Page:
Throughout history countries across the globe have perpetrated many human atrocities in response to the rise of immigration and its attendant, perceived, threat of damaging the “pure race” that existed prior to multiculturalism.
Events stemming from racial scapegoating and religious persecution are today widely recognised and acknowledged as regretful times in a nation’s history; looking back on these events with educated perspectives allows us to continually learn from them. Unfortunately, however, one can easily question whether the majority of what we learn in our history classes is merely what the government has chosen to acknowledge. How many missionaries created by government policies have been pushed under the rug only to be revealed through personal documentations? These questions came to mind after attending the Human Rights Arts and Film Festival in Melbourne for a previewing of the documentary Fantome Island.
The gentle, deep hum of the didgeridoo echoed deep within my chest as the lights dimmed and an official welcoming ceremony introduced Fantome Island, acknowledging the traditional Koori owners of the land. Marking the 15th anniversary of National Sorry Day, the 18th anniversary of the Bringing Them Home report, the 45th anniversary of the 1957 referendum and the beginning of Reconciliation Week, it was clear that this screening of Fantome Island held a deep connection with the local Indigenous community and, indeed, within Australia’s history.
Directed by Sean Gilligan, the film is based on the authentic reflections of Joe Eggmolesse, a well-respected elder of the titular island. Joe shares with us his journey through childhood and early adulthood: at the age of seven he was taken away from his family by the government and sent to Fantome Island, a leprosarium for Aboriginals.
With the severity of leprosy in the 1940s, the government – as a part of the Protection and Segregation Act – sought to remove the ‘Aboriginal problem’, as they were considered a dying race, rather than finding a cure for the disease. This resulted in the forced removal from their families and communities of any adult or child (of any age) diagnosed with leprosy, and subsequent incarceration on Fantome Island. At the time, there was a stigma regarding leprosy, which was largely magnified by politicians. Many of those sent to Fantome Island, Joe explains, believed they were there to die, calling themselves “the living dead”.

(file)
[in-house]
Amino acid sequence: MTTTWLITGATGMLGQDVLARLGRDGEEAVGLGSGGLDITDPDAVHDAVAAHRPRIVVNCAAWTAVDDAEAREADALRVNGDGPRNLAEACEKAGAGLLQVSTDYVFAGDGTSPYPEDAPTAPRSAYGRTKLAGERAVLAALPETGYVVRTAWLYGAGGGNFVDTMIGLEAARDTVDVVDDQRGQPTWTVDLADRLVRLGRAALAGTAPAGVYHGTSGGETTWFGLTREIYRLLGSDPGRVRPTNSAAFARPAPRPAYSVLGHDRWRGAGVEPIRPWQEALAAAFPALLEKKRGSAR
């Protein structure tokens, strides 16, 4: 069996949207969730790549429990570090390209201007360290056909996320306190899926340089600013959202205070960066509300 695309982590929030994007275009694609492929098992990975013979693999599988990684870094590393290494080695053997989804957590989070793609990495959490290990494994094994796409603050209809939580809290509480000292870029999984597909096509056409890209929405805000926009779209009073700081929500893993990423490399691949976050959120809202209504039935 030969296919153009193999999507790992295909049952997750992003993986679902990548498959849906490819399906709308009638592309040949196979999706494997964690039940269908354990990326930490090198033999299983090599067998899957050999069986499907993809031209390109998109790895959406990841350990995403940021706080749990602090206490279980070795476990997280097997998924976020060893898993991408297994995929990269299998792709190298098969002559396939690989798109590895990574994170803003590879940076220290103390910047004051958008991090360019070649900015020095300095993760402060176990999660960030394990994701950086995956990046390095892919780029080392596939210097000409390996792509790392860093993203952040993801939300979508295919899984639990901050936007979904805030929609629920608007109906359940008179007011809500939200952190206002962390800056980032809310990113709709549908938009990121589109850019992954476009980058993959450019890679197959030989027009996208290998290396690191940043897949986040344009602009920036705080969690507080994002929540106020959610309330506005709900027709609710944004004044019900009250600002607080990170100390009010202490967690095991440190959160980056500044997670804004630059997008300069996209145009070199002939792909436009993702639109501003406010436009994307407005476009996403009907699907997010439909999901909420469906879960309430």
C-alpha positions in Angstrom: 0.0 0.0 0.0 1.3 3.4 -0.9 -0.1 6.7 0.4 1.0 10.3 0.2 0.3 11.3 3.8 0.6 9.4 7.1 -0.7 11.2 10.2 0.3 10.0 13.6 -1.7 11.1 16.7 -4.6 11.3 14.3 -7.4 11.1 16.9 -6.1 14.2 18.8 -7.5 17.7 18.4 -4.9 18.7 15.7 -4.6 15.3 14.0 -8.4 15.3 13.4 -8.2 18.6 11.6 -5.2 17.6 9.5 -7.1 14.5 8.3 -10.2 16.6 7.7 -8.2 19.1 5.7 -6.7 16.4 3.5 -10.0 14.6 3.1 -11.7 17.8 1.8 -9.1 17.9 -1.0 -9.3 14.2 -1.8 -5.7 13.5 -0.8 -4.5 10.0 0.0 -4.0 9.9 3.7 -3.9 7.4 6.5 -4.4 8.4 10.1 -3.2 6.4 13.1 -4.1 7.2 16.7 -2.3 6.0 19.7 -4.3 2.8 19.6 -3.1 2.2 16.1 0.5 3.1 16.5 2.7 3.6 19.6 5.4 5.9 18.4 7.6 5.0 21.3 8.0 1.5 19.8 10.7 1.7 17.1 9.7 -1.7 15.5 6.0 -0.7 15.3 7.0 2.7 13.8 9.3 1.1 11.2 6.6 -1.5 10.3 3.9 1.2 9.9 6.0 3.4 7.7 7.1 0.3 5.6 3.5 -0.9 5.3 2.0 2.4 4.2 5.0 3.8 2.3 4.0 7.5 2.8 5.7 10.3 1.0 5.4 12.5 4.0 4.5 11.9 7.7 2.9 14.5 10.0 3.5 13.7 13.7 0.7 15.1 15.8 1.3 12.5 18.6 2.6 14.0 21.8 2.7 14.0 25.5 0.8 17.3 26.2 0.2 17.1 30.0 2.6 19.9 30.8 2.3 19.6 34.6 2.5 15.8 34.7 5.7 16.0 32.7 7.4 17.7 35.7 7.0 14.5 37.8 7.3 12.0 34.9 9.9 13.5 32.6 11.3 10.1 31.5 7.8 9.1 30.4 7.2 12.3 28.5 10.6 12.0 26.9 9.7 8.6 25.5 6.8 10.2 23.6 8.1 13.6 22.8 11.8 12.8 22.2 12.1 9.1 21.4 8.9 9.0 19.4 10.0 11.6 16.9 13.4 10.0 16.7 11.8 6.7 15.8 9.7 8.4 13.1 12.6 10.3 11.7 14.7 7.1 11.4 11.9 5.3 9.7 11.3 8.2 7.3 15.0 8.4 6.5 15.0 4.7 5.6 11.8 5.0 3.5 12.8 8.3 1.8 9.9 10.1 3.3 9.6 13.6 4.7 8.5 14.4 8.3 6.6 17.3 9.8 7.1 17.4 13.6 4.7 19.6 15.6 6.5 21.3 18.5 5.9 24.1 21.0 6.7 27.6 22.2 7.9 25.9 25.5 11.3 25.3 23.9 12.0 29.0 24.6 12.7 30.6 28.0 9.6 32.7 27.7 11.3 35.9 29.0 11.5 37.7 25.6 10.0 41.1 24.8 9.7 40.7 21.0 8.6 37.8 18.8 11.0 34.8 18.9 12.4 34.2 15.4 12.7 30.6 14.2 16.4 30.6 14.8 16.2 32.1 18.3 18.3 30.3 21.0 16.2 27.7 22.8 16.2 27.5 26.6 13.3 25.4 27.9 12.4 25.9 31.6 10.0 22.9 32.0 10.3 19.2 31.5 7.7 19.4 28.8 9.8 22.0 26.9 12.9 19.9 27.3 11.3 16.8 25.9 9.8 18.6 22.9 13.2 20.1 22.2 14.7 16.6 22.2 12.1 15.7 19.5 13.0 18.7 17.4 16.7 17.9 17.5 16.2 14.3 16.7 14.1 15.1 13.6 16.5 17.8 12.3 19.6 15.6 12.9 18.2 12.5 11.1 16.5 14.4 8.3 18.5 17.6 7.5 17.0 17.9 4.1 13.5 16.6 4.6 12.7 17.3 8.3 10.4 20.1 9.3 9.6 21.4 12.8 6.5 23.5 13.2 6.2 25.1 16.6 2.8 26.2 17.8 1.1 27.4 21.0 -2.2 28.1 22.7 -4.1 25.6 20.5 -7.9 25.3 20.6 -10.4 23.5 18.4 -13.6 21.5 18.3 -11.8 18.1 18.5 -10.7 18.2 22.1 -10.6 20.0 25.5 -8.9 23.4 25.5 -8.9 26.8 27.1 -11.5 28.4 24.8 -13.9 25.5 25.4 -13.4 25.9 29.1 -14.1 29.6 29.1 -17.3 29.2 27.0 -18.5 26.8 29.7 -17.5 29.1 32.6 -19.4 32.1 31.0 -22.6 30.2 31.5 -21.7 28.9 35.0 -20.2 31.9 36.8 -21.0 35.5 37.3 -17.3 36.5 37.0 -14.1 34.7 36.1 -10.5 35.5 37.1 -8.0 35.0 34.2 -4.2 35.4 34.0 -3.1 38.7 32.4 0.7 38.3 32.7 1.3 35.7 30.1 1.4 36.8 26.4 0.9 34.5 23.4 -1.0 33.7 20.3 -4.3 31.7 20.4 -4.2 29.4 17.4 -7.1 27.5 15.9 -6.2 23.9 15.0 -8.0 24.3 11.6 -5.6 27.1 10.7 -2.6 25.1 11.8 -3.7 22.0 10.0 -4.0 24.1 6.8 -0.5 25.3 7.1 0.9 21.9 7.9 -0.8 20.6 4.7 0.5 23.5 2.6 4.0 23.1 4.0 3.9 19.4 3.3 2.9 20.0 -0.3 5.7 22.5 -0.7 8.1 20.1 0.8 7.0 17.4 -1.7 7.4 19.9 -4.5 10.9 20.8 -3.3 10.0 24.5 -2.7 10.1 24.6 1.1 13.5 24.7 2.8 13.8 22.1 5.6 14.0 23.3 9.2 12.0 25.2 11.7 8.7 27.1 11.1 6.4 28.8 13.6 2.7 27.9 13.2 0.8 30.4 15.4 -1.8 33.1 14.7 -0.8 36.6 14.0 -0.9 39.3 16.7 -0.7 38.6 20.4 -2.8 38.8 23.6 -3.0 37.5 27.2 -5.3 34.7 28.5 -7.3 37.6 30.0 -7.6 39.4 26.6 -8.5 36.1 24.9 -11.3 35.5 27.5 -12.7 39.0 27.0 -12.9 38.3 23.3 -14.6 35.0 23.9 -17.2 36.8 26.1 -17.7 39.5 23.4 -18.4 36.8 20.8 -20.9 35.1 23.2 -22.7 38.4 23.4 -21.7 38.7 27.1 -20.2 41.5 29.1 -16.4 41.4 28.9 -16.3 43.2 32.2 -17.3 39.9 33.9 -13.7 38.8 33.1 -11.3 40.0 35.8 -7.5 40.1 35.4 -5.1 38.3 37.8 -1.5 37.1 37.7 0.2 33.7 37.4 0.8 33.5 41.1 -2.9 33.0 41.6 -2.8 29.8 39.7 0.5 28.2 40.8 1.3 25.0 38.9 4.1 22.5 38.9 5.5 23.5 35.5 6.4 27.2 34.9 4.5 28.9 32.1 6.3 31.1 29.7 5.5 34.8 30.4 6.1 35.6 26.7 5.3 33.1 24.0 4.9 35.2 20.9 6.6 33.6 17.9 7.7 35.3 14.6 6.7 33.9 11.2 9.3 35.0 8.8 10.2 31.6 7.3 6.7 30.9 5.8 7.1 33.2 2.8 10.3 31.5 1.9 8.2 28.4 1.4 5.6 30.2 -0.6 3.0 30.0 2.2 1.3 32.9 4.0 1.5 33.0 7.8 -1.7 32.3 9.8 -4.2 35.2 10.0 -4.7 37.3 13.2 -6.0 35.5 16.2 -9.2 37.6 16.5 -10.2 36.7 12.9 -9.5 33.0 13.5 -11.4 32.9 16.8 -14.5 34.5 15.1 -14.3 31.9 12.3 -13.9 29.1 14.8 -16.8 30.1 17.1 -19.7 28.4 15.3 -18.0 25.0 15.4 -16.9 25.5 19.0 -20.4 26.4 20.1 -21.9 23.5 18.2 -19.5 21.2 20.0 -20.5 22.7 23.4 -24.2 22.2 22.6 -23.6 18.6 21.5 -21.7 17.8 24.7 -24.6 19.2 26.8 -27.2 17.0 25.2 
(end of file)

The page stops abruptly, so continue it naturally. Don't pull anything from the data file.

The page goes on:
On the anniversary of the Remembrance Day for Fantome Islanders, Joe heads back to the place he called home for a decade. This emotional return reunites him with fellow Fantome Islanders, whom he refers to as his relatives. The former Leprosarium, located north of Queensland, now exhibits a clear blue sea and merely the remains of the gravesites of all passed-away residents. As part of his returning journey, Joe shares with us his personal experiences on and memories of the island, and the close family relationships formed over his time spent there, including parental figures and love.
One of the most interesting aspects of Fantome Island is the closure that Joe admitted to experiencing through creating this documentary. He notes that the film has helped the process of his reconciliation. “Had I continued to dwell on the past, I would not be here today,” he muses. Furthermore, the sense of gratitude held towards the Catholic French Canadian nuns for looking after him is also interesting. Being themselves isolated and generally unaware of the common treatment of Aboriginals at the time, the nuns were constantly apologising for what they were ordered to do and, significantly, they even approached the government to seek marriage rights for the island’s residents.
This emotional story is bound to touch your heart and broaden your perspective on the stolen generation, and institutions that are hidden within Australia’s history. With an emotional response from the crowd post-screening, numerous audience members made clear their gratitude towards the film and Joe for sharing his story and revealing Fantome Island as a significant aspect of Australian history.
Fantome Island is out now on DVD through Ronin Films. For more information, visit www.fantomeisland.com.